By Jason Palmer
Science and technology reporter, BBC News
Ellie Gibson finds out how tuneful computer code like 1-0-1-0-0-0-1-1-1-1 can sound when translated into music?
It might just be the most conceptually complex way of making music that modern man has yet devised.
But that is the challenge of live coding - the process of writing computer code, in real time, to compose and play music or design animations.
"It's not just a passive process, not just someone creating sounds, which is the problem with electronic music - because people don't really see what it is that the musicians are doing," says Dave Griffiths.
Dave is a live coder and a performer in a night of live coding held in a south London pub, organised by the collective Toplap.
"Live coding brings the audience closer; they can see that you're making something in front of them," he says.
The furious coding is also projected onto a screen for the audience, making the programming as much - or more - of the performance as the music it codes for.
Live coding eschews the normal route of developing computer code, which starts with writing a program in a "high-level" language - one that looks not too far removed from English.
Then, the programmer compiles it, meaning it is converted by another program into a language not too far removed from the 1s and 0s of computing.
The purist's version of live coding starts with a blank screen
Then they run it. If anything it should go wrong - and anyone who has ever done any programming will know how frequent this is - they get nothing out.
A crash. Epic fail.
Because the software that live coders use is designed for a compile-free, real-time use, the performers face this prospect much less often.
But it does happen, Dave tells me. "That's what keeps it exciting," he says.
A crash means a deadly uncomfortable silence in front of an expectant audience, which on the night includes quite a few people who have simply stumbled upstairs into the pub's function room to see what live coding is.
Up first is Chris McCormick, whose performance is a world premiere.
Live coding has its own, custom-made programming languages, some of which are as simple as a 1970s computer interface, with lines of code entered onto a black screen.
Others might be more visual, with musical directions encoded as shapes that are arranged freehand on a screen.
"It might not be any easier to understand but it's visually more interesting than just text," Dave says.
Some software packages for live coding are more visual than others
"But then there's also something nice about the purity of just having lines of code."
Chris is a fan of the more visual software, but he follows the live coding purist's tradition of starting off with a blank screen.
As he adds shapes corresponding to sounds, filling them in with numbers that finely tune their timbre or frequency, his stage fright is not in evidence.
He says that live coding is like building the computer programs that are commonly used to make electronic music; it is "one more level of abstraction" from the music itself.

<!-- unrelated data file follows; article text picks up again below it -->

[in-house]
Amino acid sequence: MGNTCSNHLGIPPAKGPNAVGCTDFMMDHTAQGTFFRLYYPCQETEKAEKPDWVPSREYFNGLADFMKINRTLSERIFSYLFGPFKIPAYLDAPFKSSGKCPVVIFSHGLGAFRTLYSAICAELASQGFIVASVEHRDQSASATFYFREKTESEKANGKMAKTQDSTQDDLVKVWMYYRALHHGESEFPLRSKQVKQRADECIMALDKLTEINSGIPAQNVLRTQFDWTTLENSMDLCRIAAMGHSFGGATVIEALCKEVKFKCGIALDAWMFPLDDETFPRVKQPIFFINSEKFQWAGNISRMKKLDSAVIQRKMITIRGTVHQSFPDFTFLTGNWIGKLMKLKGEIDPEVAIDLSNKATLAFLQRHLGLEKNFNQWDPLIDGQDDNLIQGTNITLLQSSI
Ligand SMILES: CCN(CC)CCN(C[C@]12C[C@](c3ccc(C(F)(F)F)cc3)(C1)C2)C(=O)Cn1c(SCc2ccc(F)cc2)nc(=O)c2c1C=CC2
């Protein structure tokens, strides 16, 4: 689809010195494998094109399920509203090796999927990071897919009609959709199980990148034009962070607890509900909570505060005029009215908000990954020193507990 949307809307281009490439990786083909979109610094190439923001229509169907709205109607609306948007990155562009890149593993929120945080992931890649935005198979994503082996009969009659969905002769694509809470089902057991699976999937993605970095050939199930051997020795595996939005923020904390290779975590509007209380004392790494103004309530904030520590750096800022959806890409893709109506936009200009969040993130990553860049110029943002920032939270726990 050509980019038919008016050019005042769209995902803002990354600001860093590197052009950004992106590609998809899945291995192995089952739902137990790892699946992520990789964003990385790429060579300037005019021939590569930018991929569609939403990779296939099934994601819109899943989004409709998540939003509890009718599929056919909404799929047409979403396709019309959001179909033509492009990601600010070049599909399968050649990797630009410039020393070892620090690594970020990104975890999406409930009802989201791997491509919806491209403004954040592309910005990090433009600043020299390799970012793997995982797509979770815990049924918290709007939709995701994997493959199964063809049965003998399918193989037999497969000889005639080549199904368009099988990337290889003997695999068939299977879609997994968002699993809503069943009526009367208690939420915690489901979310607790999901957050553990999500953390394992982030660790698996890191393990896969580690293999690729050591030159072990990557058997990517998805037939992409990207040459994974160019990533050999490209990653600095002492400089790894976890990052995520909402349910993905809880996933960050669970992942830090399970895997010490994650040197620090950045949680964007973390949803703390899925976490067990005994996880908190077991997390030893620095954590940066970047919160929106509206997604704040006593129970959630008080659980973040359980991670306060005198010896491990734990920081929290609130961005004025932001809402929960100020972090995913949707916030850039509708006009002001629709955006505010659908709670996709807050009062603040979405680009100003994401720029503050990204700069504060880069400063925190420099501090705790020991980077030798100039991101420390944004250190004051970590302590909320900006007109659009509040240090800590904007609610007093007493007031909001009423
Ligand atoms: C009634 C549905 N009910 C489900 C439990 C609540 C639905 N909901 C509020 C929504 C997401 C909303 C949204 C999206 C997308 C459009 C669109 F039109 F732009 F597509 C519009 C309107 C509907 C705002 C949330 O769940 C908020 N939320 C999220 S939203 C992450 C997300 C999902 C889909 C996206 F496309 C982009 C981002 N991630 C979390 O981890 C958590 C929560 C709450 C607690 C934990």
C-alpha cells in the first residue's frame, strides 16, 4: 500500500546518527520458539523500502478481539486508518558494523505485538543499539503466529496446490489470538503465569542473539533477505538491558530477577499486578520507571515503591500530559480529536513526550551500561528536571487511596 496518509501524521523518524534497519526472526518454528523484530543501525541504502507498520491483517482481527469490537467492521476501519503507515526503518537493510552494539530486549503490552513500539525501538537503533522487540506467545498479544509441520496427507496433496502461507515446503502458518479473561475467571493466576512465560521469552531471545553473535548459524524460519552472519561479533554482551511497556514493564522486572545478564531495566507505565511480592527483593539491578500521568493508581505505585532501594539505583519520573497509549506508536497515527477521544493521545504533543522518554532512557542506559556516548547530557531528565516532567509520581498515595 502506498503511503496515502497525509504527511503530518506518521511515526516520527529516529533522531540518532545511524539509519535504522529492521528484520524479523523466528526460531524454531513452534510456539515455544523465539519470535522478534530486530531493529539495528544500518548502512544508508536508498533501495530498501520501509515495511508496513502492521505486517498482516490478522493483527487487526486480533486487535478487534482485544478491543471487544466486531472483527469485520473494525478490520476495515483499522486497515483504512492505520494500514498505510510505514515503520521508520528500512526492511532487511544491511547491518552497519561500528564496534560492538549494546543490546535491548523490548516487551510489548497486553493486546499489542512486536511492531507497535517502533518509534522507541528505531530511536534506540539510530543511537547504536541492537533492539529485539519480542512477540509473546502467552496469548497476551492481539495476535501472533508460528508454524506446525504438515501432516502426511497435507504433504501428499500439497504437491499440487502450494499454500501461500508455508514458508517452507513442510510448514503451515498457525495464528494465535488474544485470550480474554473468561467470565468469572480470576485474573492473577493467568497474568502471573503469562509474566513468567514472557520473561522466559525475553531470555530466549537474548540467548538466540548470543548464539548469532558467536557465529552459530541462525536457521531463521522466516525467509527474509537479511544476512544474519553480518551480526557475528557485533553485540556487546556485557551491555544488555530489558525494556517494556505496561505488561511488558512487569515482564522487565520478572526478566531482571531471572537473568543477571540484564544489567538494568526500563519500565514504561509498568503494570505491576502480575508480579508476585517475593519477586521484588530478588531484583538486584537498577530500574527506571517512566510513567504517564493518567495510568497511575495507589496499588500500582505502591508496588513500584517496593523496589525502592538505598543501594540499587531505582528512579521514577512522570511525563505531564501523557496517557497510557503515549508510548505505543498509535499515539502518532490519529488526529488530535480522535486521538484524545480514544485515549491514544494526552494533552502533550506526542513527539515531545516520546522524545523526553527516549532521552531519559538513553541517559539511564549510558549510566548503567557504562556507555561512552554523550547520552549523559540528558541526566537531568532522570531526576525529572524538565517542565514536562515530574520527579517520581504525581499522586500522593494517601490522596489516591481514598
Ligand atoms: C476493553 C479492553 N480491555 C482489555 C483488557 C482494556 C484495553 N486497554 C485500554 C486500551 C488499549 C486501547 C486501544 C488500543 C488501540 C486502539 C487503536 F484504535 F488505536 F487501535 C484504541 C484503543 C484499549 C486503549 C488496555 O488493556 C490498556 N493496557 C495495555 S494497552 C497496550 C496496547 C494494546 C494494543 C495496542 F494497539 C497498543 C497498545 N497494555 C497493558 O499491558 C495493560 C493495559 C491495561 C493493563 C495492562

"Making boring techno music is really easy with modern tools," he says, "but with live coding, boring techno is much harder."
As if to prove the point, the performances after Chris's held no full-fledged, boring techno.
Dave and his collaborator Alex McLean perform a live-coding duet, each of them running independent programs.
They listen to each other's output and work separately but together in a way that is conceptually not so different from two saxophonists "trading fours".
Matthew Yee-King and his co-performer Click Nilson have opted to stray from standard live coding this evening, instead performing their "algorithmic choreography".
Instead of code entered on the screen resulting in sound, it results in Click performing dance moves. It's less high-tech and more conceptual performance art.
But they share the others' passion about what it is that live coding taps into.
Live coders can "jam" together as with traditional instruments
"I've done all sorts of things with a computer and a stage, but [live coding] feels like it's really native to computing," says Matthew.
"It's like a virtuosic exploration of the guts of the machine, in the same way that a piano virtuoso engages with the machine they're using.
"You're deeply engaging with the machine in a way that you don't if you're using someone's ready-made software."
And this seems to be the point; no one has come expecting to make or to hear heroically composed, massively melodic and moving music.
It's more an exposition of what can be done starting from absolutely nothing with a novel, stripped-down set of sonic tools.
Dave sums it up: "It's such a new thing, and we don't know if we're any good at it - it may well be that a new generation comes along and just blows us away".
The group is looking into doing a tour of sorts by playing in planetariums across the country, with the first in September at Plymouth Planetarium.
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